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Time for restrictions on dangerous dogs

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There can be few sights more terrifying for a member of the community in a public area than to be confronted with an aggressive dog, running towards them with teeth bared. Yet according to the latest figures, hundreds of Canberrans and their pets face that situation every year, with more than 100 people injured in attacks.

Following the hospitalisation of a 92-year-old Sydney woman and her 70-year-old daughter in April after being attacked by an American pit bull, the ACT has moved to strengthen penalties for owners whose dogs attack others. 

The data supplied to the Sunday Canberra Times does not specify which breeds were responsible for the attacks, so it is impossible to say with certainty that a particular type of dog is to blame.

However, there are a number of breeds well-known as being dangerous - those that have been bred for fighting or attacking characteristics. Outside the police, security industry, breeders who show the animals and a small handful of others, the question needs to be asked, why do we allow these potentially dangerous animals to live in our suburbs with people who may not be taking adequate measures to ensure they do not attack members of the community?

Owners of those breeds will argue - as does the Australian Veterinary Association - that breed specific laws are unlikely to reduce attacks. One of the reasons such laws are problematic is that many attacks can be traced back to cross breeds, as well as other popular breeds like labradors that are widely regarded as non-aggressive.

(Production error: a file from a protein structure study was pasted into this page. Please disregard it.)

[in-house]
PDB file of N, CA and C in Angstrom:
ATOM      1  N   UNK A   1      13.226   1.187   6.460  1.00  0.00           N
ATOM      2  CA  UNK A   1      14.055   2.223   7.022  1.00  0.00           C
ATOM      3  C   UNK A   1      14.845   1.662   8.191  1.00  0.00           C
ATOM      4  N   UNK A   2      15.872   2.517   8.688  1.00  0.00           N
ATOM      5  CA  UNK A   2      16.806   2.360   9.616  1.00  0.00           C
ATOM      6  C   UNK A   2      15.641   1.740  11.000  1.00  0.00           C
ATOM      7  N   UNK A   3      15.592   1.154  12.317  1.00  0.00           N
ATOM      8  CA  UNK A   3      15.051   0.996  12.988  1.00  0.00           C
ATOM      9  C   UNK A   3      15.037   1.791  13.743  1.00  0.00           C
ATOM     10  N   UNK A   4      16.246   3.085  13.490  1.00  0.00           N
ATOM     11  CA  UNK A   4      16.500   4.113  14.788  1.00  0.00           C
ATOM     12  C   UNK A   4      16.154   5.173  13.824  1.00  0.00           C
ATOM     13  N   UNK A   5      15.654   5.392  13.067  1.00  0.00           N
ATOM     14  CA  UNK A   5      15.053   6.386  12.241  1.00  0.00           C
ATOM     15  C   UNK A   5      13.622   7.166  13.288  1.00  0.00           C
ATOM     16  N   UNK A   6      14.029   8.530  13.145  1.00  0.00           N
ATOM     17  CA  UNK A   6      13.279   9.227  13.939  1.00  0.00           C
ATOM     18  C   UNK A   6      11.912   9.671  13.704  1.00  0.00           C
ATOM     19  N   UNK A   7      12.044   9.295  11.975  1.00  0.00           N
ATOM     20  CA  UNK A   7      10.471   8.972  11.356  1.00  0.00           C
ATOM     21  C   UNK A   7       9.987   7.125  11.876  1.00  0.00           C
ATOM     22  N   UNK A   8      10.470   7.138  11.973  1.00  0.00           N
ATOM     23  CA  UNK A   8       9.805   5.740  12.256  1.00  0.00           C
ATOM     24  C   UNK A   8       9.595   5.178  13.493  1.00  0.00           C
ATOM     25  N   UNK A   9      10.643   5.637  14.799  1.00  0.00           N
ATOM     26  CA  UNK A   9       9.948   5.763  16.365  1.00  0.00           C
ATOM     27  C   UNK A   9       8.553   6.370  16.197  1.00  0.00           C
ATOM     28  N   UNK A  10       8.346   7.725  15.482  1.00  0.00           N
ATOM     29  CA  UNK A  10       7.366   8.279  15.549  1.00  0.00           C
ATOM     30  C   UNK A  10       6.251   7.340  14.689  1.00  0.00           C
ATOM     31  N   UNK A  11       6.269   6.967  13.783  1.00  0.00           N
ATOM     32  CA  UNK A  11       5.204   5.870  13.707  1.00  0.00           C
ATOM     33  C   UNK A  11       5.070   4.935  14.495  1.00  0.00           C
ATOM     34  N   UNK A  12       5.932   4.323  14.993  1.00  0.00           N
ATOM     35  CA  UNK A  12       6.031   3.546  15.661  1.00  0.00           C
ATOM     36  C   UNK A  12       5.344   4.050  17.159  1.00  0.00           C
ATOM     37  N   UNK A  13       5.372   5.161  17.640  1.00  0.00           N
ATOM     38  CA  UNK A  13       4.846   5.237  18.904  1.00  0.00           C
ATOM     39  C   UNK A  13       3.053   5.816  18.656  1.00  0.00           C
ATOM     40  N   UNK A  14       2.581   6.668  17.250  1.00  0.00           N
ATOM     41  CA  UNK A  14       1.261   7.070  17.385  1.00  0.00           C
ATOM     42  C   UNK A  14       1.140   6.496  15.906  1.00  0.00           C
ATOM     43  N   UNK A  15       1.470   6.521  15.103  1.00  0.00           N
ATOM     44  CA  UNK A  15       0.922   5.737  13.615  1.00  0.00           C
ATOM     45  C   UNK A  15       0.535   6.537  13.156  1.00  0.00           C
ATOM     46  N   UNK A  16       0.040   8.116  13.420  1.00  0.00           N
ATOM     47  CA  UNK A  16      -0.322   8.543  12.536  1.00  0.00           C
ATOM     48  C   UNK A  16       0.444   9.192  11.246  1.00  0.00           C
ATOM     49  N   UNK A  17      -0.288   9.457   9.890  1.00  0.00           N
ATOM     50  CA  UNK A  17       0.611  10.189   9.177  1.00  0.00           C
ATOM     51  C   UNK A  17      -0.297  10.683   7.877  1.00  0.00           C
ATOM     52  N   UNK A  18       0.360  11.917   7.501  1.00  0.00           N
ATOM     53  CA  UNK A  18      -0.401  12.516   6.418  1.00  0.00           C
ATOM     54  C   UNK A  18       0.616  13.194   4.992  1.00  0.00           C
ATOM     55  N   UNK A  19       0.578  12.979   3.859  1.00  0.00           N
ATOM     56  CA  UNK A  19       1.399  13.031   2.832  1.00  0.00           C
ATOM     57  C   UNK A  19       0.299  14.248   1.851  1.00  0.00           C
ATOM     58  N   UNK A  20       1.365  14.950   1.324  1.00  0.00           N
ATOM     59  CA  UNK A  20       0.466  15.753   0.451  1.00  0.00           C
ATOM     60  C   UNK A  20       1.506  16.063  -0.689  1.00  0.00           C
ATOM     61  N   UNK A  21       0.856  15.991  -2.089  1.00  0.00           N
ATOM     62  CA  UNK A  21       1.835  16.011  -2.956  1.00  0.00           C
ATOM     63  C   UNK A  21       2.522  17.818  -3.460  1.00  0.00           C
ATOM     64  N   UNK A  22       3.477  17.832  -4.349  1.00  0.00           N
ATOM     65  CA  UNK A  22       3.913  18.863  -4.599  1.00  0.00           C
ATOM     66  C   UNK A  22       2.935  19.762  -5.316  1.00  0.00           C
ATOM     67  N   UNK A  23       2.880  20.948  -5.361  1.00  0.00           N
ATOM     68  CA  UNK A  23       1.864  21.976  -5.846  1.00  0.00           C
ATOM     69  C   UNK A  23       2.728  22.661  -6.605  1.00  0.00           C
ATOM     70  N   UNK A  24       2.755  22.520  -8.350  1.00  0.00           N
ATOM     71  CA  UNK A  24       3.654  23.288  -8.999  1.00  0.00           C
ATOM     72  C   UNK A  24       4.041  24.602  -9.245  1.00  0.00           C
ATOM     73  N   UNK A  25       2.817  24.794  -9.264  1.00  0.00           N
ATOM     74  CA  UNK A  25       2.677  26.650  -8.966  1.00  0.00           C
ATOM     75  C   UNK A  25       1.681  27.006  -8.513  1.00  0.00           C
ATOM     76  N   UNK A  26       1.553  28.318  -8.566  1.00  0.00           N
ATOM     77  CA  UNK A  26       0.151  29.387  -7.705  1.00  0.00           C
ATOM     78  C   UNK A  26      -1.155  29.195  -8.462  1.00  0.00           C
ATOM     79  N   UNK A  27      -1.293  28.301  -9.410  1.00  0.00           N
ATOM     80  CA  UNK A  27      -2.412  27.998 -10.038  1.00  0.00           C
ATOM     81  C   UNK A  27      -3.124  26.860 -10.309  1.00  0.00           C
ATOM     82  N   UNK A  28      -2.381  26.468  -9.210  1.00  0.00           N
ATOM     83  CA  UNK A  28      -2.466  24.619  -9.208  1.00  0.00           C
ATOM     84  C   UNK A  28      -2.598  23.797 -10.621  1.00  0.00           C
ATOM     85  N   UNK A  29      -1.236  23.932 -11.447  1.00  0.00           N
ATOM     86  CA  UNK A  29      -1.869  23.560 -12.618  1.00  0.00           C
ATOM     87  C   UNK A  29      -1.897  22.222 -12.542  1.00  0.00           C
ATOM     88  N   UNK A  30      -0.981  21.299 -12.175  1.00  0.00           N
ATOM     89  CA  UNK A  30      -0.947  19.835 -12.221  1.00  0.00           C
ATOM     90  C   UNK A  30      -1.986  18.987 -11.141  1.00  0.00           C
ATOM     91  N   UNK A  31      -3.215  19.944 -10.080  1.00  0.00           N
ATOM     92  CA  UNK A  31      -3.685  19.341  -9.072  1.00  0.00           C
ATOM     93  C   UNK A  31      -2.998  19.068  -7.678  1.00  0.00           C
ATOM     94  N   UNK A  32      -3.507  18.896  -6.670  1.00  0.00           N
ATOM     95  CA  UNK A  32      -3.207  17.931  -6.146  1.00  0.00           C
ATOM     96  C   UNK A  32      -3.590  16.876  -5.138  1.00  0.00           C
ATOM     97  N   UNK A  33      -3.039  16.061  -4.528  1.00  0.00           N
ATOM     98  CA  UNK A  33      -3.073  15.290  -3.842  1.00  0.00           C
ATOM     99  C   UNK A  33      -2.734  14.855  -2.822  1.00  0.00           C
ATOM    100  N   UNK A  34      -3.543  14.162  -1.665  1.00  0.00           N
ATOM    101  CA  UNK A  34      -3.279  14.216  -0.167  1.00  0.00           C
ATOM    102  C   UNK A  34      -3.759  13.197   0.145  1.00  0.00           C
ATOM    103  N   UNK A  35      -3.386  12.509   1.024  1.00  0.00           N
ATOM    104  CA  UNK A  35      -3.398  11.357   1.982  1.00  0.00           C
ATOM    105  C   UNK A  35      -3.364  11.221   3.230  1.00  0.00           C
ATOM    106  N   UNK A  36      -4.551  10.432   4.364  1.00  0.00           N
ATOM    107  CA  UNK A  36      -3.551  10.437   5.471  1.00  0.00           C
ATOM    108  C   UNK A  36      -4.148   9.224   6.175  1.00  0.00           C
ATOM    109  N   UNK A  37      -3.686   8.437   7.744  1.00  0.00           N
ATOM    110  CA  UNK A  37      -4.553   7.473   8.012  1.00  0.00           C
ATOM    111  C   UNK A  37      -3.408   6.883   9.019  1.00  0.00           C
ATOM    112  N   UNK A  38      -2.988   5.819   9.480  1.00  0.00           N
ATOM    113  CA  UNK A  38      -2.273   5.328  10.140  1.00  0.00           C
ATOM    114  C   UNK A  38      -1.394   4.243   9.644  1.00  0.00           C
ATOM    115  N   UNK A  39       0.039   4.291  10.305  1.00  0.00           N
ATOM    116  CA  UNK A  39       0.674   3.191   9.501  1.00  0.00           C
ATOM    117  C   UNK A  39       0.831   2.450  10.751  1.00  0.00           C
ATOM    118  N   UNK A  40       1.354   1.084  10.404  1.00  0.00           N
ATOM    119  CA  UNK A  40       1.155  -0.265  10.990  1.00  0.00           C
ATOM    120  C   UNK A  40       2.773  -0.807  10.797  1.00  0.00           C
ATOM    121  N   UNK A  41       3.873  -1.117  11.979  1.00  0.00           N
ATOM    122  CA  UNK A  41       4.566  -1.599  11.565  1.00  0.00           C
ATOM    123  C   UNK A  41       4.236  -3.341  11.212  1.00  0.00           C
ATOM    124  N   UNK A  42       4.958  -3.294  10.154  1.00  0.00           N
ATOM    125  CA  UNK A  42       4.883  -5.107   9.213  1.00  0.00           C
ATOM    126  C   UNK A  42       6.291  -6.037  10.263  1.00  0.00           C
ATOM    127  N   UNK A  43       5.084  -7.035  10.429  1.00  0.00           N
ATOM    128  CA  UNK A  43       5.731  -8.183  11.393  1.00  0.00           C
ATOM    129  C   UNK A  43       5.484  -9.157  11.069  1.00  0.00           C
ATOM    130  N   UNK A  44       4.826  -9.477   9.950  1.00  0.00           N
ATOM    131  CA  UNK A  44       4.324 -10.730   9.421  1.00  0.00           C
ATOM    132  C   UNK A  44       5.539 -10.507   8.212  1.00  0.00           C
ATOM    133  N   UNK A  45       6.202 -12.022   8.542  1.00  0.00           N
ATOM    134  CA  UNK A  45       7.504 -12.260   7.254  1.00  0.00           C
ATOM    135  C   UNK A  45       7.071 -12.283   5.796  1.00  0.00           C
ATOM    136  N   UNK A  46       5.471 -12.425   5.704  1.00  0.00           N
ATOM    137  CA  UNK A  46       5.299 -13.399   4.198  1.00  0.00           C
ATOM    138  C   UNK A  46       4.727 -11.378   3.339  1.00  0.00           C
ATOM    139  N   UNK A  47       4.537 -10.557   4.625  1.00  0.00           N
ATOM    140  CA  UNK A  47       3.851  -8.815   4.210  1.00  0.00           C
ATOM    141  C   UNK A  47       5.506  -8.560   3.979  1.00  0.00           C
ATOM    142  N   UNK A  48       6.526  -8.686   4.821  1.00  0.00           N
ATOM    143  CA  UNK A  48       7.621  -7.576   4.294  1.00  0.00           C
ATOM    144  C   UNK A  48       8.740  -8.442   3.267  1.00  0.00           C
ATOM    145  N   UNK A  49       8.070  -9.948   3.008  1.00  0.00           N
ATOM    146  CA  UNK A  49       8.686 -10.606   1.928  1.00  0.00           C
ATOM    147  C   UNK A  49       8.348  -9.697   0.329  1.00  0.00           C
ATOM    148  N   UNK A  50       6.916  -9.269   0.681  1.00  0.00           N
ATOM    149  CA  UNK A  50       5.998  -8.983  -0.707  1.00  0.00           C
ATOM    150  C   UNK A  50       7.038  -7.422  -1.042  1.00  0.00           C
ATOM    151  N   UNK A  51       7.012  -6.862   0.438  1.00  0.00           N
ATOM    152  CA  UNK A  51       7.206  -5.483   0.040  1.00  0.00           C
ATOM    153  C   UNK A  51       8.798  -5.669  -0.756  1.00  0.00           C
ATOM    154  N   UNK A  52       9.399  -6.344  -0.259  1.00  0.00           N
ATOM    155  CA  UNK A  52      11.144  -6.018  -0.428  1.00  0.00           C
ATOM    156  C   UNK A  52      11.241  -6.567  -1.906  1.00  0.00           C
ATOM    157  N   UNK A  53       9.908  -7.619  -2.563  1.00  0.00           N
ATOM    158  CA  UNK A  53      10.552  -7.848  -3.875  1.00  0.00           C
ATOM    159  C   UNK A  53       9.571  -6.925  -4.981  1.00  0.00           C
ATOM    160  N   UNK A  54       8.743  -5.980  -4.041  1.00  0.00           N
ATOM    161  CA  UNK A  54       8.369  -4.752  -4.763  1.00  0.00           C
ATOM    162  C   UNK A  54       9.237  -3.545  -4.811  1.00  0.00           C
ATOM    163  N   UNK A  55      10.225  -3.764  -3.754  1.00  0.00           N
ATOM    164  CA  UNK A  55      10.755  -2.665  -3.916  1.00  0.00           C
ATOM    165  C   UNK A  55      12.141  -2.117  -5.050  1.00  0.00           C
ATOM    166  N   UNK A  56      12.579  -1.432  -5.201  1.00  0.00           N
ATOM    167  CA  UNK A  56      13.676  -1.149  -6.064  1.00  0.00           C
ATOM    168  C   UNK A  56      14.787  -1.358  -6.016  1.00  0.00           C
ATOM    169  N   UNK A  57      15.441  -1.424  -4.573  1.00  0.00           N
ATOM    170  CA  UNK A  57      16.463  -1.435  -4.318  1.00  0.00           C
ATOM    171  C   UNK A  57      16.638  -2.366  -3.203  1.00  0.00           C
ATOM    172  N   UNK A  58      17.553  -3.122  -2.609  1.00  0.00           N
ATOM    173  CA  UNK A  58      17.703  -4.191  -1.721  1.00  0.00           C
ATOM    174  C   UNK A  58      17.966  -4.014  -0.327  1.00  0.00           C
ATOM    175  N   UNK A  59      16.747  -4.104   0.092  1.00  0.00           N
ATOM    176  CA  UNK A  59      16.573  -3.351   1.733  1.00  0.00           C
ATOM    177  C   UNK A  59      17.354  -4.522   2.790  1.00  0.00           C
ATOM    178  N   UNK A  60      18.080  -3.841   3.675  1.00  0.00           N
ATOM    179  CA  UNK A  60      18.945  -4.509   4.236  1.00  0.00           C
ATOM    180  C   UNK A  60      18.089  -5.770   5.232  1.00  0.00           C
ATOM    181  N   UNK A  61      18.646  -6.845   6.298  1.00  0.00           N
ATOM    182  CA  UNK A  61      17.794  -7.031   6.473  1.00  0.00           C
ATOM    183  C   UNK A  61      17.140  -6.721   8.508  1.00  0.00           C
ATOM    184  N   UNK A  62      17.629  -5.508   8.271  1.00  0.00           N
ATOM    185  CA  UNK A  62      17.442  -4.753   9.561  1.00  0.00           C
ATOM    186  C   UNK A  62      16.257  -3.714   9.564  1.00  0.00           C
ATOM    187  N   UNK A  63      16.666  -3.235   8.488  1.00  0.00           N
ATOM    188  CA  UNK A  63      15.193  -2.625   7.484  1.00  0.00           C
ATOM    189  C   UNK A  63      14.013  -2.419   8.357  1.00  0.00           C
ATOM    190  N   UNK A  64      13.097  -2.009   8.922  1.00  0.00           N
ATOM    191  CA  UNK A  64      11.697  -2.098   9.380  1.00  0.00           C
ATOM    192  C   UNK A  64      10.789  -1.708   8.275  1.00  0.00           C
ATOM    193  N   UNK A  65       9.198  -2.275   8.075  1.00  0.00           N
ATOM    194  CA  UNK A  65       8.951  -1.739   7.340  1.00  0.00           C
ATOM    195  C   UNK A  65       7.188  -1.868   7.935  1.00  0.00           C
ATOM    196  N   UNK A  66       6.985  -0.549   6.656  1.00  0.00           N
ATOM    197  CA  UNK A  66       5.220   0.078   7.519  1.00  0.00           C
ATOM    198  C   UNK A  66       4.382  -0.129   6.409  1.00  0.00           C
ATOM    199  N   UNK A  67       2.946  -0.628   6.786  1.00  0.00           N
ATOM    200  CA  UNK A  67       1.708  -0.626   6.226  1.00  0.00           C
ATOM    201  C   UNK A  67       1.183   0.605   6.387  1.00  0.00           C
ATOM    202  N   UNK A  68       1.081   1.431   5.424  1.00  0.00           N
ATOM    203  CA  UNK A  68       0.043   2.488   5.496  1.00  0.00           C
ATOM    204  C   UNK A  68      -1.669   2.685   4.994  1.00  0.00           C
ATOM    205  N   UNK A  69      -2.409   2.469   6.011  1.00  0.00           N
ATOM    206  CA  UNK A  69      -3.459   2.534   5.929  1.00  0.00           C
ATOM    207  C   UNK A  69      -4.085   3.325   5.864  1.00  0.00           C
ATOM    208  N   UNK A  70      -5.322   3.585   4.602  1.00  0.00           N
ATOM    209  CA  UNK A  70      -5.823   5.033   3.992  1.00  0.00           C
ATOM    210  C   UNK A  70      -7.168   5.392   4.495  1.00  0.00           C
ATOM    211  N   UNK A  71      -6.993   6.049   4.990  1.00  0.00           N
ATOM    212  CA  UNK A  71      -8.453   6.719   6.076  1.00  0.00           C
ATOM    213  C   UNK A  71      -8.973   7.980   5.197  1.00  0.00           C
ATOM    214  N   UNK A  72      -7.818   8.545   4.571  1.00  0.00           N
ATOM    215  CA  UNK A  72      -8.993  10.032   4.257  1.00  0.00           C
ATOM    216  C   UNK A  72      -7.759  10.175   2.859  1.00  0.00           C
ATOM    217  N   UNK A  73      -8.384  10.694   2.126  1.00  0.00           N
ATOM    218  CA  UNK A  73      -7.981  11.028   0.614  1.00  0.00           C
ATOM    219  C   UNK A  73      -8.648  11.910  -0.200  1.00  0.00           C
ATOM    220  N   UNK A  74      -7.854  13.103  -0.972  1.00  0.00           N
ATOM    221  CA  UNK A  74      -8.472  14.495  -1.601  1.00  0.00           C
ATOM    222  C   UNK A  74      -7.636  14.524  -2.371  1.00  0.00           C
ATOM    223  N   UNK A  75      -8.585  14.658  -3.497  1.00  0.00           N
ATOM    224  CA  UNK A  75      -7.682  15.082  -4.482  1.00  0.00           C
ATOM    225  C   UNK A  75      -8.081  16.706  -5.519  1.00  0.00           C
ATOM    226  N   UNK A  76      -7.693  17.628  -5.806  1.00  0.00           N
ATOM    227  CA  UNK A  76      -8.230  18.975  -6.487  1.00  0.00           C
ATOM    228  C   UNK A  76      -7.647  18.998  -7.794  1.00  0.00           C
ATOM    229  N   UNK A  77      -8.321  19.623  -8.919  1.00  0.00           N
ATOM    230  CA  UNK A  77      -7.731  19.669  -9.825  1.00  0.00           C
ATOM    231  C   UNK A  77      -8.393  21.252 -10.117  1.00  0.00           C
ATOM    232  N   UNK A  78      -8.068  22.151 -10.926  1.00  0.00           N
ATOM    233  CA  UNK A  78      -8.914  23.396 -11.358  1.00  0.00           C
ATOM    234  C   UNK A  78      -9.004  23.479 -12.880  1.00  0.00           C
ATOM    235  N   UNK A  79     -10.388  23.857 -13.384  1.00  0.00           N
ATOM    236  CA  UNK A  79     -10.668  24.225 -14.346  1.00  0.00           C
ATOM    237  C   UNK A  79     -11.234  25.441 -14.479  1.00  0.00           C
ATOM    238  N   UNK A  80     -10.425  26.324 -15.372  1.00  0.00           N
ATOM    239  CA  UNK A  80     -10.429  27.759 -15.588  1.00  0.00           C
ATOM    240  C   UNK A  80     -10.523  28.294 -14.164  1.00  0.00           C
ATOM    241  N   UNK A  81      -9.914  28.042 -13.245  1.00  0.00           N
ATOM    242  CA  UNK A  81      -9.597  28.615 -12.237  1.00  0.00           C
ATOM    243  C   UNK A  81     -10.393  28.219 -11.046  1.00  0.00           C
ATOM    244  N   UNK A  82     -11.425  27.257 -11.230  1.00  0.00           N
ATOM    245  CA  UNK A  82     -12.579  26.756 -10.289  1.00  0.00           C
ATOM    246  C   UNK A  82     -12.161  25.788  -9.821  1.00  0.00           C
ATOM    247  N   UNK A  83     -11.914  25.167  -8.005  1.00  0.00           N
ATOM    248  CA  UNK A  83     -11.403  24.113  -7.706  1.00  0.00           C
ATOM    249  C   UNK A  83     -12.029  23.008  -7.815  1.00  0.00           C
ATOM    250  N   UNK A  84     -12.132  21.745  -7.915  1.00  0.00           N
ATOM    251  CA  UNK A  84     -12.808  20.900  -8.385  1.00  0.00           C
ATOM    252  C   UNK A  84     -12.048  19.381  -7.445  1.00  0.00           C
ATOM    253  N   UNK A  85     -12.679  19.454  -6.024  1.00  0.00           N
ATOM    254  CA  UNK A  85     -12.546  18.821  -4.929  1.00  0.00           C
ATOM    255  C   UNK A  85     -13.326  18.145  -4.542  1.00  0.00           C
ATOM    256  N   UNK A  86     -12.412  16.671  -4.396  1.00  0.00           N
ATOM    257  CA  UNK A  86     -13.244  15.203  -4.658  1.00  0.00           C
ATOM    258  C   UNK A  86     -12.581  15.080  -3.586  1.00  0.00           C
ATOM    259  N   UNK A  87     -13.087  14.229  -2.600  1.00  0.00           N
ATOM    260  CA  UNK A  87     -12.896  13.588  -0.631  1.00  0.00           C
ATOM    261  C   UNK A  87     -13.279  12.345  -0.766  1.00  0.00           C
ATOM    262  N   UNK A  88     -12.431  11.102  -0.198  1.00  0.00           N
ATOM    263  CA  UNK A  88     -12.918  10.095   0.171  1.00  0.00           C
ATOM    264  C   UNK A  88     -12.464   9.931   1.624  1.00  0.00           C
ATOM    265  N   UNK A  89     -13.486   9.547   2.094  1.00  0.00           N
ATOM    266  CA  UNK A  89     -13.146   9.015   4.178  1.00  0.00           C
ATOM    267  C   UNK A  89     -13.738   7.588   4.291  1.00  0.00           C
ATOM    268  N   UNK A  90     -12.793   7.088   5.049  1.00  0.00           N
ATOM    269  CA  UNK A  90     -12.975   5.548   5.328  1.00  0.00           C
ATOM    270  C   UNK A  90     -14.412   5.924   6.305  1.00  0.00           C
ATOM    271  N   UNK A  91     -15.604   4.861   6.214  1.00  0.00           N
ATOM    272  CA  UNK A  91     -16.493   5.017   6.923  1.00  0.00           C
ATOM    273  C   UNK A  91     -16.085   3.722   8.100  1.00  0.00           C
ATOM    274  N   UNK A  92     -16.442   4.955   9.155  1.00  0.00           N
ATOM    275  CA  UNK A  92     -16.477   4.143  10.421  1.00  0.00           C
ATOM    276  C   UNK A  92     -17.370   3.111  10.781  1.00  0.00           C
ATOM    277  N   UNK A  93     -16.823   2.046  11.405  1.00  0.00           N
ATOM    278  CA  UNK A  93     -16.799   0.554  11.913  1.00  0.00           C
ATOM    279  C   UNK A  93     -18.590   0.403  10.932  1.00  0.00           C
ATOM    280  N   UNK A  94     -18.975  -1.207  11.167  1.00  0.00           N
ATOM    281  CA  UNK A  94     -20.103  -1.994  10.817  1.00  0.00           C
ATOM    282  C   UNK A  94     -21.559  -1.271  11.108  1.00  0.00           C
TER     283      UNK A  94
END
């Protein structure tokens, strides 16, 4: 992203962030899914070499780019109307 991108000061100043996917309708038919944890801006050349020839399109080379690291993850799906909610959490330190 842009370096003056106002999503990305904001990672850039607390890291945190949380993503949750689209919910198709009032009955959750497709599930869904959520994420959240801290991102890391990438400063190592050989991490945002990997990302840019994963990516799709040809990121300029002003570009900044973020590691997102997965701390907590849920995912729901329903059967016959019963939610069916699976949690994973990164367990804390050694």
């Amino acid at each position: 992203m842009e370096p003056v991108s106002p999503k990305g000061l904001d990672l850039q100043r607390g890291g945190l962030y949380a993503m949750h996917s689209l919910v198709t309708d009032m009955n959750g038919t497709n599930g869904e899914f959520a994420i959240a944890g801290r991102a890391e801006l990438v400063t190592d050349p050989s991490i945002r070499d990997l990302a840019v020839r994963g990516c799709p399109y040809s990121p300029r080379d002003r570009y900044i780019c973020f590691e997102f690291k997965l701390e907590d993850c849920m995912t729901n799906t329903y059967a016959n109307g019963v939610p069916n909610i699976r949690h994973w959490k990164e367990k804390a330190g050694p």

There are of course exceptions to every rule - for every aggressive labrador there is a well-trained and benign doberman - which demonstrates that owners, rather than the animals themselves, may be the biggest hurdle in reducing dog attacks.

Unfortunately, derelict owners who neglect or mistreat their animals are unlikely to be deterred from owning a dog by the prospect of copping a fine, should their animal escape or attack someone.

Perhaps placing more onus on prospective owners before they are able to obtain a dog, by requiring minimum training, or special conditions on dogs assessed as potentially more dangerous than others, may be more effective.

Like with weapons, the best solution is to prevent dangerous dogs from falling into the hands of those who are not prepared to take appropriate safety precautions in the first place.

Dogs play an important role as companions and friends in our community, but they come with heavy responsibilities. Those who are not prepared to train, restrain and appropriately care for a dog should be prevented from owning one. In the debate about dog-owner rights, the safety of members of the community minding their own business in public spaces must come first.  

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